GOP presidential hopeful Mitt Romney invited state Sen. Randy Brock for a brief meeting on Wednesday at a hardware store in West Lebanon, N.H.
Romney was in Reading, Vt., for a few days to prepare for his three upcoming debates with President Barack Obama. He arrived in the small town (population 666) on Tuesday.
Brock, the Republican candidate for Vermont governor, said they had a 15-minute discussion in the back of LaValley Building Supply, where an impromptu TV studio had been set up to accommodate broadcast interviews with Romney.
The topic? The economy, and the commonality, Brock says, between the Green Mountain State’s fragile recovery from the Great Recession and that of nation as a whole.
Brock said he and Romney expressed particular concerns about jobs, the economy, taxes and unemployment. Though Vermont has the fifth lowest unemployment rate in the country, he says anecdotal evidence from audiences he queries on the campaign trail indicates that many more residents of the state have become part of the long-term unemployed or have left Vermont to find jobs elsewhere.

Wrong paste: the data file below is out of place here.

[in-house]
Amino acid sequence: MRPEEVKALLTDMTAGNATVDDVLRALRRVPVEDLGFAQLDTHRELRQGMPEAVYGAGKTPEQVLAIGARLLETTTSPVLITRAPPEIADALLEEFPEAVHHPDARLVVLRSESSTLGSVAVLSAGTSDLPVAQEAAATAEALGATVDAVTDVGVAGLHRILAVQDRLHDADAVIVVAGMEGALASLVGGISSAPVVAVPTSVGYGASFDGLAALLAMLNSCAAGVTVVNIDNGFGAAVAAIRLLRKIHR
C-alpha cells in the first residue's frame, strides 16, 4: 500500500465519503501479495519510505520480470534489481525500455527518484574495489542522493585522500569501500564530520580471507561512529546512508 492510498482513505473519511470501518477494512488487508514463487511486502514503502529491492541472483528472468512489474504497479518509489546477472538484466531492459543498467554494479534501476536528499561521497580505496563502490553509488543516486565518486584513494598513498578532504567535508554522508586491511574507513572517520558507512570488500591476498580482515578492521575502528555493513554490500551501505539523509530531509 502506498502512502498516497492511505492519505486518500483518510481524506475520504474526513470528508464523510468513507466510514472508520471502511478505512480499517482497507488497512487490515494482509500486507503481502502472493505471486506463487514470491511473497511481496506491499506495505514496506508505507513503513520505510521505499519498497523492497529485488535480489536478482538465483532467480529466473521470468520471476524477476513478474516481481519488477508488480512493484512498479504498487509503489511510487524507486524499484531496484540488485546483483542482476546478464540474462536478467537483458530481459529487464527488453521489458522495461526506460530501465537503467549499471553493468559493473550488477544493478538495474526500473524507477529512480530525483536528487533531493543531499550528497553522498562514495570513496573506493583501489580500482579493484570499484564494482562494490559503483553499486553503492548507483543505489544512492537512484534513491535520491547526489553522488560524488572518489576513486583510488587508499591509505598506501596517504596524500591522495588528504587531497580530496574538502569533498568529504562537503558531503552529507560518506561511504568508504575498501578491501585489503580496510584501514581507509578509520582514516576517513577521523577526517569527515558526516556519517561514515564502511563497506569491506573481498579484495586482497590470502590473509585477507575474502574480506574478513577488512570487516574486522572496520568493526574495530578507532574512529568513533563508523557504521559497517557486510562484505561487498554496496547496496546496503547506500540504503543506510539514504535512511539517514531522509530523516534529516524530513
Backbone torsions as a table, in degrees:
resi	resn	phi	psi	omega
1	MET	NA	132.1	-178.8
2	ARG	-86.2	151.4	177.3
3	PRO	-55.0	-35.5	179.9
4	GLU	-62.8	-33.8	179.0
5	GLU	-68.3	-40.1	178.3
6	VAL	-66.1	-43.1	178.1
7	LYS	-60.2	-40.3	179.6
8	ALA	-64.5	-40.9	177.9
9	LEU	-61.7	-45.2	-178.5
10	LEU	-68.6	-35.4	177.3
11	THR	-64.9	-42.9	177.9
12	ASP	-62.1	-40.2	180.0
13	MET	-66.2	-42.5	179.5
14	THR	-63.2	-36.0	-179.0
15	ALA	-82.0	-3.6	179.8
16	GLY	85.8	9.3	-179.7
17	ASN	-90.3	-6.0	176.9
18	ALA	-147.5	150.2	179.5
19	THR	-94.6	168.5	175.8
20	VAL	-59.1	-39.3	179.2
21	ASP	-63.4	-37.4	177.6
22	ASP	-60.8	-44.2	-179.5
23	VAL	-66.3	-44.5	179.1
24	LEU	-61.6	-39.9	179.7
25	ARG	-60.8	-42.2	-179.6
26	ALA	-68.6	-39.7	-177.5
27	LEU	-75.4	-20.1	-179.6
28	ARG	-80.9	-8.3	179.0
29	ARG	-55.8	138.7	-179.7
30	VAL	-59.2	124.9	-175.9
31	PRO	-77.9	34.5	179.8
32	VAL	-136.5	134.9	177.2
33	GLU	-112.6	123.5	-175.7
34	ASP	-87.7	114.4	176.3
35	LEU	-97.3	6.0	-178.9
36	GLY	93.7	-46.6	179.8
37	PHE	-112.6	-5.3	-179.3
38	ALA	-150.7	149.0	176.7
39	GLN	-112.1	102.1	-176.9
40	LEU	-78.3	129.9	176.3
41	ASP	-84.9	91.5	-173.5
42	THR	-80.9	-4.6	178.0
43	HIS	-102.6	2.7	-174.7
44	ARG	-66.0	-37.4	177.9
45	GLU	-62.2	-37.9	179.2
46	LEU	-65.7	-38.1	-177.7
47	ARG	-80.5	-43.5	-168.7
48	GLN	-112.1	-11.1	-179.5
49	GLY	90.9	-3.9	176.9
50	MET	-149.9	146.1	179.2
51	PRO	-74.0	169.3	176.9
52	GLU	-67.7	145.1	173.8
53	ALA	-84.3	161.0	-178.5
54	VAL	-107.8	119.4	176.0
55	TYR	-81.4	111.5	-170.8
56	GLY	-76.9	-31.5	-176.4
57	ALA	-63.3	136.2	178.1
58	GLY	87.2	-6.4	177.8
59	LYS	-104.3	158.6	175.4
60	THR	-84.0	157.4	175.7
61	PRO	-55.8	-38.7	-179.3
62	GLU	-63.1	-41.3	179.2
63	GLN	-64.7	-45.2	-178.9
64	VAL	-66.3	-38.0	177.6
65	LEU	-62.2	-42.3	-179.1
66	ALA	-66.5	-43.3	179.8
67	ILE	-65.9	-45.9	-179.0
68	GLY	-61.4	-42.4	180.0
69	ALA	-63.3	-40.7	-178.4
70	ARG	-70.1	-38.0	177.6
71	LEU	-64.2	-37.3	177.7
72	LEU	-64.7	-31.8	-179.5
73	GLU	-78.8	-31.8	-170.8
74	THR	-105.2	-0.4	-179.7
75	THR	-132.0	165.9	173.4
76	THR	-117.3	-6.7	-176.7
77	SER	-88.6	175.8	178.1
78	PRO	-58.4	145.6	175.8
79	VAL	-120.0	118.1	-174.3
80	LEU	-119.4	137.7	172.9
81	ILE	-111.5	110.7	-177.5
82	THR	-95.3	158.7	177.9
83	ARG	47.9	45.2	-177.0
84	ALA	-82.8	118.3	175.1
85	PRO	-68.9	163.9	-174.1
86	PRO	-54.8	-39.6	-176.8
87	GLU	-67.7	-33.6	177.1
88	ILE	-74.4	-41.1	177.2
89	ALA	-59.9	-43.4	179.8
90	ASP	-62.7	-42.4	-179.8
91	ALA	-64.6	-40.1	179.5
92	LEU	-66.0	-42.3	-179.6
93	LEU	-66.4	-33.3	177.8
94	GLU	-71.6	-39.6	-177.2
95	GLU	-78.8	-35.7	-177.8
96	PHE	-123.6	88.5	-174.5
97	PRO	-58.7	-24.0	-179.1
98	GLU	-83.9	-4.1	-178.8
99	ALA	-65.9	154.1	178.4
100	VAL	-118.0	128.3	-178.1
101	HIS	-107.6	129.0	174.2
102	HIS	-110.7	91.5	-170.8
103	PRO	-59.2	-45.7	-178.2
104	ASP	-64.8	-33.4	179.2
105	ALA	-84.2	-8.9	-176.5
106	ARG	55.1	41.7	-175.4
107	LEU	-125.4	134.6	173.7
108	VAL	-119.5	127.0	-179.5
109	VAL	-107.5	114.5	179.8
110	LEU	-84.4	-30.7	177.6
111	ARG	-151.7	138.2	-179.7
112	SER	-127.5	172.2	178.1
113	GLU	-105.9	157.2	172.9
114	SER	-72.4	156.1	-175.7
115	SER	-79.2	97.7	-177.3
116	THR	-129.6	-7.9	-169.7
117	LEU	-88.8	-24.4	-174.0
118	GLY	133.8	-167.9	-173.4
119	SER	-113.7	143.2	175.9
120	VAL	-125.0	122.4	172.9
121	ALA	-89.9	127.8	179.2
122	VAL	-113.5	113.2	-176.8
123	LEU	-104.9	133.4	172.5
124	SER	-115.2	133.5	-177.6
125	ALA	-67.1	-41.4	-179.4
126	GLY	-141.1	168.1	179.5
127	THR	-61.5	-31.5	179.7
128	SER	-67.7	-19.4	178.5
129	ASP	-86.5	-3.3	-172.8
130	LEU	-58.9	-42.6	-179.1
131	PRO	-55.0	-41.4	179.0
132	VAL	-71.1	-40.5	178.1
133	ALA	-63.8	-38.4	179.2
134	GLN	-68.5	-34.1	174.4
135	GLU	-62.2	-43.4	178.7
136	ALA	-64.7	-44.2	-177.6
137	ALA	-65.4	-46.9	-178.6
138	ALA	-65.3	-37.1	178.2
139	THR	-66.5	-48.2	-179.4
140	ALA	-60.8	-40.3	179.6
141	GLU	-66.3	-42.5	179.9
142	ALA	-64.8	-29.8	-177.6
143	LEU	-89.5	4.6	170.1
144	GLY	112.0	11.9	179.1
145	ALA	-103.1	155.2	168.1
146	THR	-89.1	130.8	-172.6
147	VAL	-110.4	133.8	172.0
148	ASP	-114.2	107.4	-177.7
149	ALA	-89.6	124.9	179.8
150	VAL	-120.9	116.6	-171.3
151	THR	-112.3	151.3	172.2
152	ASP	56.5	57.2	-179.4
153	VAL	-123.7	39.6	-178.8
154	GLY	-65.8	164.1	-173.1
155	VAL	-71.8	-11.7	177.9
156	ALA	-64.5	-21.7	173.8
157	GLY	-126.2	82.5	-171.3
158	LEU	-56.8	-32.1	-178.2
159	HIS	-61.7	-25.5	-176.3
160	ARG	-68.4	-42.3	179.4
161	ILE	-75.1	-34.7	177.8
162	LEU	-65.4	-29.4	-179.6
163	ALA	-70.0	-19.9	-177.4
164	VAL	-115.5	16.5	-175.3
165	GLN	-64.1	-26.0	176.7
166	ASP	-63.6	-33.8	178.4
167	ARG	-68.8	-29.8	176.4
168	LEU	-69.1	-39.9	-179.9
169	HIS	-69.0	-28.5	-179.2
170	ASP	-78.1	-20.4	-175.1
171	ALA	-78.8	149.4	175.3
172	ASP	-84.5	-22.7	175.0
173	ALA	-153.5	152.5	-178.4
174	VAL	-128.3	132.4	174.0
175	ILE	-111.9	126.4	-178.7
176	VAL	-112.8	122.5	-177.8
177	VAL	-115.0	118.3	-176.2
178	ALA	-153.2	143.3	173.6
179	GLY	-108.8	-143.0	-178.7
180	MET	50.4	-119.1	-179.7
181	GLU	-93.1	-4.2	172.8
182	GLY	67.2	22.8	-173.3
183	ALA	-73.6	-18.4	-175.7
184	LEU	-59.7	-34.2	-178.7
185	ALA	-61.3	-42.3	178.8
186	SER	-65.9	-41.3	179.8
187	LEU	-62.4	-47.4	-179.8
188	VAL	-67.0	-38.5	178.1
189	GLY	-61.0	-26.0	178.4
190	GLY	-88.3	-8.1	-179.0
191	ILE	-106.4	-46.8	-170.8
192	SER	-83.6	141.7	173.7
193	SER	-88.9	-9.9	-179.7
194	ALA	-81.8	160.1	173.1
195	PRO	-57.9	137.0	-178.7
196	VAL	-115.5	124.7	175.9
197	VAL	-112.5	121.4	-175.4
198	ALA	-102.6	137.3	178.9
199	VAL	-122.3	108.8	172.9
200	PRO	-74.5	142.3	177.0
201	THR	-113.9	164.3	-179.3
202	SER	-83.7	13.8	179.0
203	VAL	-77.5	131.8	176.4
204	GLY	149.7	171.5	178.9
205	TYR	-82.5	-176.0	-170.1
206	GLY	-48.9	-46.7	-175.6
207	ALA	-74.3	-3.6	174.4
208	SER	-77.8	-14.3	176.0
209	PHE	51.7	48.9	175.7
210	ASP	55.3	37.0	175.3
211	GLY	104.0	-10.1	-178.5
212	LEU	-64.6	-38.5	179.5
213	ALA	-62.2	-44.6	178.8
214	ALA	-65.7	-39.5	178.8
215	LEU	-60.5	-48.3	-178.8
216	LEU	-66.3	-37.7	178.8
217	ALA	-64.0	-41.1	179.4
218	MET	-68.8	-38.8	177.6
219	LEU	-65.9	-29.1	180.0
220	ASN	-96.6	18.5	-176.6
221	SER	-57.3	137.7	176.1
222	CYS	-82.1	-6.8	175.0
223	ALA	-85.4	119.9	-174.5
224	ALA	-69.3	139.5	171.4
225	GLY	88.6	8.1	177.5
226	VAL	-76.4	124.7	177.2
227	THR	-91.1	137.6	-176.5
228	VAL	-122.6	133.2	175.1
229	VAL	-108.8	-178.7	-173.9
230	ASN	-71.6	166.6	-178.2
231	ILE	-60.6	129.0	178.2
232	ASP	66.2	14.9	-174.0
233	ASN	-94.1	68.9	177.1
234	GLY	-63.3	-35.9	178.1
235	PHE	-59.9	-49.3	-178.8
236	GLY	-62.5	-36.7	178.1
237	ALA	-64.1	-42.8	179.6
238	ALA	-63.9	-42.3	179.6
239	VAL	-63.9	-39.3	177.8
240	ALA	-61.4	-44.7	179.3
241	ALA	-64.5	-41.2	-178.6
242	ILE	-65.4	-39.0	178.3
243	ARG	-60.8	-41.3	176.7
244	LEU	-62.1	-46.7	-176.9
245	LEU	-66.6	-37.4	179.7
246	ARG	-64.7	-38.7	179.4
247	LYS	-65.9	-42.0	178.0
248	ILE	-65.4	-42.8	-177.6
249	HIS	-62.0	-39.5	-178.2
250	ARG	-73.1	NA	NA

“Every audience I go to, I ask how many people do you know are unemployed, how many have kids leaving Vermont because they couldn’t find a job,” Brock said. About 60 percent to 70 percent of hands go up, he says. “The statistics underreport the seriousness of the unemployment concerns in Vermont. If you want to reduce dependence on government and social programs, the key is a more vibrant economy.”
Brock and Romney share friends in the financial world. Romney is one of the founders of Bain Capital, an asset management firm, and Brock is a retired executive vice president for Fidelity Investments.
Brock said Romney was enjoying his time in Vermont where he found the peace and quiet to concentrate on his oratory.
Providing peace and quiet is “probably something we do a good job of,” Brock said.
“I invited him to come back to Vermont when he has time to come and see some Vermonters,” Brock said.
Brock joked that Vermont could start an industry for quiet presidential debate preparations. “Now if we could get Obama to do the same thing, it could be a revenue producer,” he said.
The meeting was important, Brock says, because there is a distinct possibility Romney will win the presidency.
“It’s important for Vermont to develop a relationship with that person and tell him what’s happening in Vermont,” Brock says. “Putting all our eggs in one basket is probably not healthy.”